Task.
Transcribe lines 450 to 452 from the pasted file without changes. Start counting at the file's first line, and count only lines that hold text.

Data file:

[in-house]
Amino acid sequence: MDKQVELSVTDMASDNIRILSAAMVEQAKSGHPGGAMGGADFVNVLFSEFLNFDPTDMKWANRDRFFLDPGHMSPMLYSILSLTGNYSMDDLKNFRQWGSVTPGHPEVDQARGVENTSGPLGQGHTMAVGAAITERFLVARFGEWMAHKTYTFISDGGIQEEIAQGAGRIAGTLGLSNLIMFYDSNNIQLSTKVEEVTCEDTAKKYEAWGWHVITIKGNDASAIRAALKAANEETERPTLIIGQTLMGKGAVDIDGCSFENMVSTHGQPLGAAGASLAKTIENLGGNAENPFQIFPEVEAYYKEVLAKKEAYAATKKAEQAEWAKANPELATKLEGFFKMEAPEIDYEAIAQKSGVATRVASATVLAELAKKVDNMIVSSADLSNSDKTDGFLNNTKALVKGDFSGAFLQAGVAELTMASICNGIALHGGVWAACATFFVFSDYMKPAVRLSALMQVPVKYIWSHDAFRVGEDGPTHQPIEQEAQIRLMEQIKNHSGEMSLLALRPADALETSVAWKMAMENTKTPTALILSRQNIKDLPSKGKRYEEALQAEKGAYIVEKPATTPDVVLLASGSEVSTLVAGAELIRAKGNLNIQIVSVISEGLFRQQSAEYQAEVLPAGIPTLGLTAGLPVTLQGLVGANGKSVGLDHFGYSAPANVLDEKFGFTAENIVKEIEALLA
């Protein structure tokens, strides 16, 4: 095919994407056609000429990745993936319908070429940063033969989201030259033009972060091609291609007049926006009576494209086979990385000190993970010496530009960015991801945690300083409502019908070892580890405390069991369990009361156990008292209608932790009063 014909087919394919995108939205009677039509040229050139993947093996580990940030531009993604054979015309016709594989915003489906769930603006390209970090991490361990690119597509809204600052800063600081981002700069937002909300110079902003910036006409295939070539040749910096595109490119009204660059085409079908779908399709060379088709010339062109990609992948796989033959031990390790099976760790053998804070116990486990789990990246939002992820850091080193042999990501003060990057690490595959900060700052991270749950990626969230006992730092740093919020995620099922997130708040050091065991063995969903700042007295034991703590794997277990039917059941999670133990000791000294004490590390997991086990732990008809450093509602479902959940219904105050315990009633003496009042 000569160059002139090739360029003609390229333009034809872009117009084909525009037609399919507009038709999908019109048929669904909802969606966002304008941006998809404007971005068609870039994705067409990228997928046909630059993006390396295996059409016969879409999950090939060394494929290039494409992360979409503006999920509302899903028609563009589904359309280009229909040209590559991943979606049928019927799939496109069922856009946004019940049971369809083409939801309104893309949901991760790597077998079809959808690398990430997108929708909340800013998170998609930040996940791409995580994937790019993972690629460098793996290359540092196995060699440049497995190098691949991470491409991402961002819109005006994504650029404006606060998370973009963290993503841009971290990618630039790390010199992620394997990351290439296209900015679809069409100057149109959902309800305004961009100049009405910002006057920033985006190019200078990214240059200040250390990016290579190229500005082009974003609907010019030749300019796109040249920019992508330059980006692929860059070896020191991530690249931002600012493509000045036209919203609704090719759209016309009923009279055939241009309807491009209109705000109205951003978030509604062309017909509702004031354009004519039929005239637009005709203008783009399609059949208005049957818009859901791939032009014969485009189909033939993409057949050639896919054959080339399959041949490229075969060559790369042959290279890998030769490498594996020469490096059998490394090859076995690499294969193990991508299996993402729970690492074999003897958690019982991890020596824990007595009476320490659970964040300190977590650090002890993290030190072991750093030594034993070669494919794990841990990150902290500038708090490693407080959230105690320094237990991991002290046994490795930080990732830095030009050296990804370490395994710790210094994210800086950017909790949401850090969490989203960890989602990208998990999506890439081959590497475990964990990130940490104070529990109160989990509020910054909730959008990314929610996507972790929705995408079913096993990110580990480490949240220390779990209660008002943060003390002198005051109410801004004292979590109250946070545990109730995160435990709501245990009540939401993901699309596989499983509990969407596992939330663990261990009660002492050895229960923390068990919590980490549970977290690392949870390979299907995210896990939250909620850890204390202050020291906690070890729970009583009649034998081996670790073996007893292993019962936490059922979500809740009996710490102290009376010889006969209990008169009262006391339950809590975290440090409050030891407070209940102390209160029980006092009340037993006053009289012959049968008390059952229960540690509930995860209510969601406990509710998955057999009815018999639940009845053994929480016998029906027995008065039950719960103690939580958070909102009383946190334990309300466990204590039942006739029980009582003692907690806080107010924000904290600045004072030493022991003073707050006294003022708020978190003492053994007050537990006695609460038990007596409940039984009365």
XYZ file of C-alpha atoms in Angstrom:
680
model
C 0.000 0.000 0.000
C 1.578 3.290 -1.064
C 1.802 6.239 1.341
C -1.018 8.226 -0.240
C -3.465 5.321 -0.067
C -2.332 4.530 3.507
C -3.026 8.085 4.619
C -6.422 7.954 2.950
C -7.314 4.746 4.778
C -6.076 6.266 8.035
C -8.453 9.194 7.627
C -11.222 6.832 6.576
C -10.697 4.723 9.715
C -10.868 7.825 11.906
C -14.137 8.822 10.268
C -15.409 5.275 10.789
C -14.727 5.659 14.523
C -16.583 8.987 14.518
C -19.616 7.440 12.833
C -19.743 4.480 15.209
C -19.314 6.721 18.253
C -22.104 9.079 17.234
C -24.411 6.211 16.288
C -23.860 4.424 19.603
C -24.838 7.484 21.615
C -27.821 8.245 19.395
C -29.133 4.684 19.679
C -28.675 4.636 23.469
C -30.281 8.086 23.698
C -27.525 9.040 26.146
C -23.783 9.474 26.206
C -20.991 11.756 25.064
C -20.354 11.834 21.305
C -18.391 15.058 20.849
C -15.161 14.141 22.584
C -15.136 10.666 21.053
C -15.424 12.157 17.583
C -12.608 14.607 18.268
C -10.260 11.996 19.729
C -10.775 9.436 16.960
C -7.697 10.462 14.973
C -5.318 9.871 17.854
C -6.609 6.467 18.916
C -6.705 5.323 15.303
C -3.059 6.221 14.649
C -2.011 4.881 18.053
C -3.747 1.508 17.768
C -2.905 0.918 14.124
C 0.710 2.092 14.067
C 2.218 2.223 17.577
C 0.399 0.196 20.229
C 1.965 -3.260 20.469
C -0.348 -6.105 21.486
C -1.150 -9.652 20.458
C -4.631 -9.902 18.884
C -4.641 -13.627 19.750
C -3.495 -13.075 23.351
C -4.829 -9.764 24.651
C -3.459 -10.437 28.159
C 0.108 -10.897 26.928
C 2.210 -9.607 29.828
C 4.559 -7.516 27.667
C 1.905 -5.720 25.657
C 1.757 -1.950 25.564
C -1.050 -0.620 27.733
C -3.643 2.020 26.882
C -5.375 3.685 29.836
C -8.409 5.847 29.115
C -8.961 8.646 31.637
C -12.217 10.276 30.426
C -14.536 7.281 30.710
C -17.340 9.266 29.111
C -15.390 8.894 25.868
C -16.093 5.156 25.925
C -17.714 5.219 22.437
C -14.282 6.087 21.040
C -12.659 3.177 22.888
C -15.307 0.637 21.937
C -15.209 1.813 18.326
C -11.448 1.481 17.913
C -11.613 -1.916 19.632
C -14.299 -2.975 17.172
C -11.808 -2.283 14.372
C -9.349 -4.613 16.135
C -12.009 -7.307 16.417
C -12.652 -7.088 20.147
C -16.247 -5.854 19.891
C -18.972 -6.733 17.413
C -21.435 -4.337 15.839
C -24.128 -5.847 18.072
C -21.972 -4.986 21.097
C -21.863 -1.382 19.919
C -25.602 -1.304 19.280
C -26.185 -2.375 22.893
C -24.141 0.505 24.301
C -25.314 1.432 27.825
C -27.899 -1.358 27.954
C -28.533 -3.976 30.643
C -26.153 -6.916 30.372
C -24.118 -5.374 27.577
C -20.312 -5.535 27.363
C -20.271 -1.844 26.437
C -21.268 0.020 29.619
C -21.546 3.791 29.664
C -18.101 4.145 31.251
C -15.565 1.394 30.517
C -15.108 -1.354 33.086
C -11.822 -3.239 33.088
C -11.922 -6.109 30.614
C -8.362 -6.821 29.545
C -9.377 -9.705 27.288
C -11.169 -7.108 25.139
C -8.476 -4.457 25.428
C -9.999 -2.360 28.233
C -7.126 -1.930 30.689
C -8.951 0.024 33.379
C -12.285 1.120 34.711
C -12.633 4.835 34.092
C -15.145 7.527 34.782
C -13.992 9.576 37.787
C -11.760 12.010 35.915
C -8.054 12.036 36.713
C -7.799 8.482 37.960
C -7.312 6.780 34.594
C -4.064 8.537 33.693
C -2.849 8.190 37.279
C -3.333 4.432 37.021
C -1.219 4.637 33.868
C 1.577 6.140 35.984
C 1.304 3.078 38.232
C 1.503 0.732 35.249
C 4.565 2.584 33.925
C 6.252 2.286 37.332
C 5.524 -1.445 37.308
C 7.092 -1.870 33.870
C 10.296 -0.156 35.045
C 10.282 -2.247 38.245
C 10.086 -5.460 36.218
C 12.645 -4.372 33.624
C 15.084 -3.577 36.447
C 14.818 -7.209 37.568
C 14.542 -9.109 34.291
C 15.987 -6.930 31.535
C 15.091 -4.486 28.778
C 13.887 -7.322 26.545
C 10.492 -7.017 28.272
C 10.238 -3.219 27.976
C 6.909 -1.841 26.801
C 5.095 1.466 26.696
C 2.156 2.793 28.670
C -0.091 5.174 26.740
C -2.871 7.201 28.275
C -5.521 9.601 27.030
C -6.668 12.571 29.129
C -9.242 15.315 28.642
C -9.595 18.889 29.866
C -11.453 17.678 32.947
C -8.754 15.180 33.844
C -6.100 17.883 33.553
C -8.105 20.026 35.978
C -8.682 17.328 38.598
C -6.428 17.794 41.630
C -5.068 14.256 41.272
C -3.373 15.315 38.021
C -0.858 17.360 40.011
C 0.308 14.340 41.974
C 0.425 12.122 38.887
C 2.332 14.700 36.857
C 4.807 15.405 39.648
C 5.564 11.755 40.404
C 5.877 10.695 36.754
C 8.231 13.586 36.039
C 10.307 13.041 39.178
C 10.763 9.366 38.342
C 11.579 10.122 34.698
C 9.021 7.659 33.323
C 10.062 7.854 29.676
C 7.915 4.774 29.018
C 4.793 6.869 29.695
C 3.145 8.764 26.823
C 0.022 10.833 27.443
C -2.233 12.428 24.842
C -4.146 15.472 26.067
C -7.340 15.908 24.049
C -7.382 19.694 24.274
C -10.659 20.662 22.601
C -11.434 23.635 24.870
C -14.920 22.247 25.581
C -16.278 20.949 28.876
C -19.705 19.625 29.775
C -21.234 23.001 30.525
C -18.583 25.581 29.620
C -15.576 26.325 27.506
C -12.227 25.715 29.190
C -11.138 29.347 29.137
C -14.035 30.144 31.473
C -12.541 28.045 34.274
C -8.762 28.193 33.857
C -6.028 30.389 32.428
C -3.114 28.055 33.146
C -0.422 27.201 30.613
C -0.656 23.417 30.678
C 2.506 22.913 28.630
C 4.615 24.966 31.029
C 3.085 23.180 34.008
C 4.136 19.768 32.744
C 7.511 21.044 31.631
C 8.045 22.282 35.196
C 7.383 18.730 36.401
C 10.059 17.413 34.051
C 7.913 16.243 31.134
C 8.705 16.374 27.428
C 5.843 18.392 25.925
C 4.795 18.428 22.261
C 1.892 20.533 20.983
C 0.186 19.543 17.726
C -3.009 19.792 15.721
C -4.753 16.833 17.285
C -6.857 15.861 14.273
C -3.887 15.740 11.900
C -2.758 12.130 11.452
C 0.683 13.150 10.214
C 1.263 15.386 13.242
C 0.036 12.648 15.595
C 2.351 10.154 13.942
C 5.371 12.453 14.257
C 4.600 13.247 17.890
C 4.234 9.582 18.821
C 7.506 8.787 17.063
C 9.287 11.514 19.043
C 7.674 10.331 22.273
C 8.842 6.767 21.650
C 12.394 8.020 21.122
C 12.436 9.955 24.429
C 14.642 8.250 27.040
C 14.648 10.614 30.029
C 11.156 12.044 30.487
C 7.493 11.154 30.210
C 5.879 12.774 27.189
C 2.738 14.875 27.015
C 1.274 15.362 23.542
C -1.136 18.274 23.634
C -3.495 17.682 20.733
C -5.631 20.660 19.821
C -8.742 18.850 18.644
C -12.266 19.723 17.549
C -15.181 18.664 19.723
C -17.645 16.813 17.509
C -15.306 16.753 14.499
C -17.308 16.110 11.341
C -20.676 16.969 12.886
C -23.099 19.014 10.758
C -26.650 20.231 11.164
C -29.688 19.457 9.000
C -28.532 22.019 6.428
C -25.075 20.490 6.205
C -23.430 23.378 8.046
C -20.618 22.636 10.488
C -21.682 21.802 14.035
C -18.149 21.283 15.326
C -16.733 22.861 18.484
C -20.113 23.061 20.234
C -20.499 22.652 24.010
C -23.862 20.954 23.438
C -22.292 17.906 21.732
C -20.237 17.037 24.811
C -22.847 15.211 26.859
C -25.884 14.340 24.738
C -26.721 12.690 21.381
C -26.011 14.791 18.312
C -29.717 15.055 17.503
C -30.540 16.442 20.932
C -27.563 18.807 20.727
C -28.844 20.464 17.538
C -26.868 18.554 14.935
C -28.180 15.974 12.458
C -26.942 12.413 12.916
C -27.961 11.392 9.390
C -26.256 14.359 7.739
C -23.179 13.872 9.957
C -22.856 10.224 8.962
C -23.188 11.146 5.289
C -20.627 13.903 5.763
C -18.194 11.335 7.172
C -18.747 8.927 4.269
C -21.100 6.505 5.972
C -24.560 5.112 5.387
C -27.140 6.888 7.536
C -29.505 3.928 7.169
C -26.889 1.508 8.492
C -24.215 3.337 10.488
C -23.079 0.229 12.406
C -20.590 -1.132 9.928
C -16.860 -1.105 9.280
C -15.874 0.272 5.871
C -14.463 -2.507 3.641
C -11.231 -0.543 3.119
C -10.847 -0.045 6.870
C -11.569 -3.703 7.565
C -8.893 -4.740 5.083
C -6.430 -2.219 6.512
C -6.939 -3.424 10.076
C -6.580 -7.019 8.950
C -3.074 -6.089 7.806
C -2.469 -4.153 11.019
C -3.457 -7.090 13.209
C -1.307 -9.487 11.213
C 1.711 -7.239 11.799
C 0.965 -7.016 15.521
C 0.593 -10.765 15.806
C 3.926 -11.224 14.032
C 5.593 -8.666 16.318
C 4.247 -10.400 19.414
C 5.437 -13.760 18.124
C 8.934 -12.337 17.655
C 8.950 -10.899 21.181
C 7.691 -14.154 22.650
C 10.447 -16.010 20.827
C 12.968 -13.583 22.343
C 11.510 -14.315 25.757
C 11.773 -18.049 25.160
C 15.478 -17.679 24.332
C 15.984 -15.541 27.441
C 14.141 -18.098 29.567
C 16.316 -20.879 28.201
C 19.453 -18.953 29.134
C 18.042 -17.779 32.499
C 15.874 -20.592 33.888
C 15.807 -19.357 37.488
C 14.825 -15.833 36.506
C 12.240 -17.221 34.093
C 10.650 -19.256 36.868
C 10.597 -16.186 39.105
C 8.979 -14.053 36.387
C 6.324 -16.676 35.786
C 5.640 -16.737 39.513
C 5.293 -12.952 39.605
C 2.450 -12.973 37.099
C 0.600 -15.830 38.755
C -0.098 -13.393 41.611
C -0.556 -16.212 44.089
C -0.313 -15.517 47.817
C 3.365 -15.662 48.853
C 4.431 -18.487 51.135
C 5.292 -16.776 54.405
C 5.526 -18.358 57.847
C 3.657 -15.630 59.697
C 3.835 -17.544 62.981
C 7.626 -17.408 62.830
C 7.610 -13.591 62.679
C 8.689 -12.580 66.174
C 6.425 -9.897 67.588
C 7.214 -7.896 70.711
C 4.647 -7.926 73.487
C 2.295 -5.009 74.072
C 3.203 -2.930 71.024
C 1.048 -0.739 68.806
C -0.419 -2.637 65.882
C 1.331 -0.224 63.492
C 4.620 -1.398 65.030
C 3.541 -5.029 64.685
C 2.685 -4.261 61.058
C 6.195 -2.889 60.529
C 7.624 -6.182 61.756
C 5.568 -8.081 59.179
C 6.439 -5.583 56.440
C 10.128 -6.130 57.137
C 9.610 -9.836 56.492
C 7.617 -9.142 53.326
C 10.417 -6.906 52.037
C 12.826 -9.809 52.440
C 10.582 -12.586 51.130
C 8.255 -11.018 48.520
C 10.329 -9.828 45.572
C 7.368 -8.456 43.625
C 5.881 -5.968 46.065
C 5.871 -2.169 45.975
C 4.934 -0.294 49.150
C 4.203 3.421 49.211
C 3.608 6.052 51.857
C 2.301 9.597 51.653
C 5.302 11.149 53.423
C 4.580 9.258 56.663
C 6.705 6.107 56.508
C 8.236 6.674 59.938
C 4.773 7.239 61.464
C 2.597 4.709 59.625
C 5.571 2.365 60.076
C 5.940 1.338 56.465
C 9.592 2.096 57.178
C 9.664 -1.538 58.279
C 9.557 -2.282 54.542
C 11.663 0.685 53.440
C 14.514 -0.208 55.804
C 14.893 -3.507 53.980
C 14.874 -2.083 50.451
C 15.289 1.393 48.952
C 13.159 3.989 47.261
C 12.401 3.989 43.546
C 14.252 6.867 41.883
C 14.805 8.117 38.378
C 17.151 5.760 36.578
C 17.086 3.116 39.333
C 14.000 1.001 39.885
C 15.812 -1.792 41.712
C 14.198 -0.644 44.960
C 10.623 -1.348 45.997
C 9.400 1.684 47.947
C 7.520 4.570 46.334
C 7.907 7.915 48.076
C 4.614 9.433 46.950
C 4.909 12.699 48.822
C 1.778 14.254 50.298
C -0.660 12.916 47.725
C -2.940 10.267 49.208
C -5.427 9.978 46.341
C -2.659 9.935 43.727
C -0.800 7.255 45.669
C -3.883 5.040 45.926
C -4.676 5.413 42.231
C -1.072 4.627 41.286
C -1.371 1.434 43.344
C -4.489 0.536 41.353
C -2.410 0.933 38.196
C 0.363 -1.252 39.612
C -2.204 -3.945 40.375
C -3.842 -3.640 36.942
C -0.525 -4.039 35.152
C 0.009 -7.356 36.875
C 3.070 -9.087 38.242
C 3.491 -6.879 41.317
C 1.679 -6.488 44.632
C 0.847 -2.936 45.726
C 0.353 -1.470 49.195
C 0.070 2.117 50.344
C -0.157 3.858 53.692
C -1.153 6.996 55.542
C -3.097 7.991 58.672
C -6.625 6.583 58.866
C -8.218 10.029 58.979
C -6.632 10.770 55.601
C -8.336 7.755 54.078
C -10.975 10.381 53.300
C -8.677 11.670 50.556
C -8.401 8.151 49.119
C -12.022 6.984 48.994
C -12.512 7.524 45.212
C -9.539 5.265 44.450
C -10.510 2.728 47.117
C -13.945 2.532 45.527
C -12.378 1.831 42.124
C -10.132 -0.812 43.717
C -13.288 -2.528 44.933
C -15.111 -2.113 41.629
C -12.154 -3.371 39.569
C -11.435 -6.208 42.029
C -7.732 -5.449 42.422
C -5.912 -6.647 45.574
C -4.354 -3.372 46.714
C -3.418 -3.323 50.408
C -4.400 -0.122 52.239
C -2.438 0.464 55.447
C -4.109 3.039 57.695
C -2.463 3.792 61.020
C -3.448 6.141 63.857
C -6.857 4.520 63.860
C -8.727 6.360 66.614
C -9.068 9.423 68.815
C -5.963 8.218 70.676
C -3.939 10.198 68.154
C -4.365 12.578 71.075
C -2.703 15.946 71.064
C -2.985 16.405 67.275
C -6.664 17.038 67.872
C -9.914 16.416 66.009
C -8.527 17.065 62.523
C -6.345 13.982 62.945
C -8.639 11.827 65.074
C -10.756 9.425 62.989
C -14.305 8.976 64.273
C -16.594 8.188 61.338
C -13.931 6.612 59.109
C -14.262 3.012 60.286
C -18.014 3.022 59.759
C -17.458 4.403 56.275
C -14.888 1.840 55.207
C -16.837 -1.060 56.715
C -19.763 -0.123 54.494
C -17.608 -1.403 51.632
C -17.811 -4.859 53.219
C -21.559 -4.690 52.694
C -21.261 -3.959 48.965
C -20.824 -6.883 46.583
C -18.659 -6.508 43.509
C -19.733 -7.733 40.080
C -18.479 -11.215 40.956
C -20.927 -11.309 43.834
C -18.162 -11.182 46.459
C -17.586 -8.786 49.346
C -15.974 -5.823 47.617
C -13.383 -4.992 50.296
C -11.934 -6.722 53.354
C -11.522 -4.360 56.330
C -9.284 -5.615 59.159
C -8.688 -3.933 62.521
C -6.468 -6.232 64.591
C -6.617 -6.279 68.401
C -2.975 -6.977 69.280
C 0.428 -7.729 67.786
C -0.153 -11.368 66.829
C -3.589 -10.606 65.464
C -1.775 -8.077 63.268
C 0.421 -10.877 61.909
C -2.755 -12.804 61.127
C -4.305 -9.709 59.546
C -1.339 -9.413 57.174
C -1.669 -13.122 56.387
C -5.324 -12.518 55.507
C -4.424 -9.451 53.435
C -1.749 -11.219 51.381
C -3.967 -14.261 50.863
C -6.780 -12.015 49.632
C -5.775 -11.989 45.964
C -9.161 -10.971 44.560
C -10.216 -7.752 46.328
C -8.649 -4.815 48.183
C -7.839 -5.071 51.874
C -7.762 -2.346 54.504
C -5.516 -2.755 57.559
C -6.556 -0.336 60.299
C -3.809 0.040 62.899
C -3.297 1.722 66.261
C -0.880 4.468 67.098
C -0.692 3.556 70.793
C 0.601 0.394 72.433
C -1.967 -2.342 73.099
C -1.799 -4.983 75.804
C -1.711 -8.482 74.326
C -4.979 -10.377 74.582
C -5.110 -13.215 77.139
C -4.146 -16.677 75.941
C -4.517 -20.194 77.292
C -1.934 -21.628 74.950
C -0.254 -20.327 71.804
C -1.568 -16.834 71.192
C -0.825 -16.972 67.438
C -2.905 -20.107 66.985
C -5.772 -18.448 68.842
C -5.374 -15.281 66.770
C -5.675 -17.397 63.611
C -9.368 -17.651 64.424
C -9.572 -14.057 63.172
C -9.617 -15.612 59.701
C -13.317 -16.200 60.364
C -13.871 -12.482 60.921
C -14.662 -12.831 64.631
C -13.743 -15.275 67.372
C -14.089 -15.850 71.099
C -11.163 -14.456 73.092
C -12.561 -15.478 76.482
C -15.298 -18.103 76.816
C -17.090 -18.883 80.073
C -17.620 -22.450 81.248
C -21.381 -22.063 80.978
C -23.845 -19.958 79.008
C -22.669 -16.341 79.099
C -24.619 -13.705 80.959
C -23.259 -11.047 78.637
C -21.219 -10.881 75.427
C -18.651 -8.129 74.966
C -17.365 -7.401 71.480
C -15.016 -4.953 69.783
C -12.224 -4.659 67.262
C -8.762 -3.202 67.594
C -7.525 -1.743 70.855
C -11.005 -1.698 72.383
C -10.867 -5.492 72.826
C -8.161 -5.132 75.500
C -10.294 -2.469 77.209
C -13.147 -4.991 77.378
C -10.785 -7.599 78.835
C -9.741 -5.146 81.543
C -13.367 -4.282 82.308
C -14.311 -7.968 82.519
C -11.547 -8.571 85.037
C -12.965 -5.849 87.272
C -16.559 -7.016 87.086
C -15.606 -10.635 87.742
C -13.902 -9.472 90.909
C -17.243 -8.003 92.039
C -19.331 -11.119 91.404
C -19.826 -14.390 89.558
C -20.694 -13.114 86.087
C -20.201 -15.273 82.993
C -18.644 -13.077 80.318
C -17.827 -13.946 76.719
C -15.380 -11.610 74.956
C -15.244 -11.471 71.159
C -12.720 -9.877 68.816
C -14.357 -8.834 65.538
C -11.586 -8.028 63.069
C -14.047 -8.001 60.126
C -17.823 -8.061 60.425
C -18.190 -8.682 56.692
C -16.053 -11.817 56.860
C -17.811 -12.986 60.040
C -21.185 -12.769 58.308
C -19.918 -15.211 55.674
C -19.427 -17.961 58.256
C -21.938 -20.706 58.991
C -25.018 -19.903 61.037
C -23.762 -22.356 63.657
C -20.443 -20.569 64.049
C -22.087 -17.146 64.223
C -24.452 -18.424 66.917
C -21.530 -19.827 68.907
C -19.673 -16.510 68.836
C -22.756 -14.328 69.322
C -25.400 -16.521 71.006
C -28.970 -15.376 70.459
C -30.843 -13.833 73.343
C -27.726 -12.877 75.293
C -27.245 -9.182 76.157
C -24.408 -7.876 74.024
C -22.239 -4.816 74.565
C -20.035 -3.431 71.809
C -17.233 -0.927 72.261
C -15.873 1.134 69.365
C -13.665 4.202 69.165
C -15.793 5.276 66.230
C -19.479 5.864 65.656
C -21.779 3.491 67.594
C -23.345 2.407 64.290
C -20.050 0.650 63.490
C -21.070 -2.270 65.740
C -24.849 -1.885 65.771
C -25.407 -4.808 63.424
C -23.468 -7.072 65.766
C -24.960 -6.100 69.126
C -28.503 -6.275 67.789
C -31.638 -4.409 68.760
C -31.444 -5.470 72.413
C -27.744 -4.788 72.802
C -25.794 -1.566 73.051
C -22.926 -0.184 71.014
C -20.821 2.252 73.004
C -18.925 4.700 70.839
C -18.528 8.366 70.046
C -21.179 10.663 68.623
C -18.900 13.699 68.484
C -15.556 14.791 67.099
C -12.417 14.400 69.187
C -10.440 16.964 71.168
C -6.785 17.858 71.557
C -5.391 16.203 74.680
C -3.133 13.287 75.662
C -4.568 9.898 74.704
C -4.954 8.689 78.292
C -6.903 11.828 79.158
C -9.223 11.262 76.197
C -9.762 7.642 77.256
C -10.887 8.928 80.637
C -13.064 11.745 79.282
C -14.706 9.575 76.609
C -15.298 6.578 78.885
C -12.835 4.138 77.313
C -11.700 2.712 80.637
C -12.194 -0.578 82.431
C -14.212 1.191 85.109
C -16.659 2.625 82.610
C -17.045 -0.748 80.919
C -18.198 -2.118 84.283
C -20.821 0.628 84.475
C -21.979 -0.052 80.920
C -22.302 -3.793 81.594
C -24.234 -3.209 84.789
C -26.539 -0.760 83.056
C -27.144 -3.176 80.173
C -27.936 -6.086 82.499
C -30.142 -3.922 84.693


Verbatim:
C -8.677 11.670 50.556
C -8.401 8.151 49.119
C -12.022 6.984 48.994